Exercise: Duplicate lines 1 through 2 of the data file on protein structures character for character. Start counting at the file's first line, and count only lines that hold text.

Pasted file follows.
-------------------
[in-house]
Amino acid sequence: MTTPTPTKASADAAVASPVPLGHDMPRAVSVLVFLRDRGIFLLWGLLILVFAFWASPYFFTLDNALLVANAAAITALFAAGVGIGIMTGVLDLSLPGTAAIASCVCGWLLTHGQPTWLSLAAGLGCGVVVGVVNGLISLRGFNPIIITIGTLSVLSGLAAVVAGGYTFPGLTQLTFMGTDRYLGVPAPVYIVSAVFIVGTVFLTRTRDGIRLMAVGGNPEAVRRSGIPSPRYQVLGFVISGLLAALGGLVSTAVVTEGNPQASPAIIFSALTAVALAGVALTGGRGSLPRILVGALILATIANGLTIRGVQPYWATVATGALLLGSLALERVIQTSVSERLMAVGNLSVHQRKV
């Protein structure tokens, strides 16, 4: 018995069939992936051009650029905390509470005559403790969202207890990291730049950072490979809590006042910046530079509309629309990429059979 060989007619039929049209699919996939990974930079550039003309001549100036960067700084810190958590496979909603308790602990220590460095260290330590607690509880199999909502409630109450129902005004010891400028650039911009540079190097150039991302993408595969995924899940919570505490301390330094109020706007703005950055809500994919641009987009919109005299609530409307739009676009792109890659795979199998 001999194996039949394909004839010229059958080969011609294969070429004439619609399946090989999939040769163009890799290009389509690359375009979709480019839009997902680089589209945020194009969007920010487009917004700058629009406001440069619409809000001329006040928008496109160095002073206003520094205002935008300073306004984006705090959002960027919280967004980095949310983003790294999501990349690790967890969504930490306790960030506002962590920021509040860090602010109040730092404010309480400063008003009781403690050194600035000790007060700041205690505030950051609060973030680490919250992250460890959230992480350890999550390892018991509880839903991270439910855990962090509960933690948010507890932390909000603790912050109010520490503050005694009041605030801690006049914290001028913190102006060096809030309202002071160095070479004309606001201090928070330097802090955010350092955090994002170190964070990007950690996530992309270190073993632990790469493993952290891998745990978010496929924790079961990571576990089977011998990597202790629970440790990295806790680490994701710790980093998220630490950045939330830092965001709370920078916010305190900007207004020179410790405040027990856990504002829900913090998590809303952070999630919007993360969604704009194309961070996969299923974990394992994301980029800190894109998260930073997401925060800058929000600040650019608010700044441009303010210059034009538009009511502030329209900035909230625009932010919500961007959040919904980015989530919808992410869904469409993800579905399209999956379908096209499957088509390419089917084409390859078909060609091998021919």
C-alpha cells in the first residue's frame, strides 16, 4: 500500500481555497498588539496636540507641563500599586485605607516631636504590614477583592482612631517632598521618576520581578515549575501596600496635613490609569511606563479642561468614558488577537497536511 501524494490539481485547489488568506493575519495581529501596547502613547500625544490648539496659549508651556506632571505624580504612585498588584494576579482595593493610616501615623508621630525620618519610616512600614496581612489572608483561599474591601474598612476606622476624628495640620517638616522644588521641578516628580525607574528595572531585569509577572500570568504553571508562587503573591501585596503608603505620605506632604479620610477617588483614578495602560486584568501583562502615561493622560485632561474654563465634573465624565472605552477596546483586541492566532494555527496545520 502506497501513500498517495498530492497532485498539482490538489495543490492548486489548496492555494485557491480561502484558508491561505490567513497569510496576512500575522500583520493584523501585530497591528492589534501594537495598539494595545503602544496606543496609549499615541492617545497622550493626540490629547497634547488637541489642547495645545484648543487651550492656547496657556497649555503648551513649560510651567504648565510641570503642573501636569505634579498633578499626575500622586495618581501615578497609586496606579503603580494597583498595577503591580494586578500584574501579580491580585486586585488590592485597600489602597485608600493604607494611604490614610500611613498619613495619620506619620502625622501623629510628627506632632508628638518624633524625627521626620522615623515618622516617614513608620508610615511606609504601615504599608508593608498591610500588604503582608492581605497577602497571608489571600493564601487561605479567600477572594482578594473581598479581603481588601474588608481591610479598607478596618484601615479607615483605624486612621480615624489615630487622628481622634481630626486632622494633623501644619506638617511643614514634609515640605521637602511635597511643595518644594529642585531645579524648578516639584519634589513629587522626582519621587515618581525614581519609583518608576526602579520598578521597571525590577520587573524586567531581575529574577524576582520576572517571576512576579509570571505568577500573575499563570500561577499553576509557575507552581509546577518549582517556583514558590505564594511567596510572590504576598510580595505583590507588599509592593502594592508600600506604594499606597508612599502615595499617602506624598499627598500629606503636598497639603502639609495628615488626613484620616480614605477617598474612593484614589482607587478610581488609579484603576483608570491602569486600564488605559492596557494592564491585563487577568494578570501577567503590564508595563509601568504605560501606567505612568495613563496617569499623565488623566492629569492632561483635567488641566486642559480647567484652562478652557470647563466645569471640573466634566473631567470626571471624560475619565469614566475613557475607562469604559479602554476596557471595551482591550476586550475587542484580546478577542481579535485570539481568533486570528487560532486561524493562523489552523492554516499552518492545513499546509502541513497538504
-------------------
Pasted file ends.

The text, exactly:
[in-house]
Amino acid sequence: MTTPTPTKASADAAVASPVPLGHDMPRAVSVLVFLRDRGIFLLWGLLILVFAFWASPYFFTLDNALLVANAAAITALFAAGVGIGIMTGVLDLSLPGTAAIASCVCGWLLTHGQPTWLSLAAGLGCGVVVGVVNGLISLRGFNPIIITIGTLSVLSGLAAVVAGGYTFPGLTQLTFMGTDRYLGVPAPVYIVSAVFIVGTVFLTRTRDGIRLMAVGGNPEAVRRSGIPSPRYQVLGFVISGLLAALGGLVSTAVVTEGNPQASPAIIFSALTAVALAGVALTGGRGSLPRILVGALILATIANGLTIRGVQPYWATVATGALLLGSLALERVIQTSVSERLMAVGNLSVHQRKV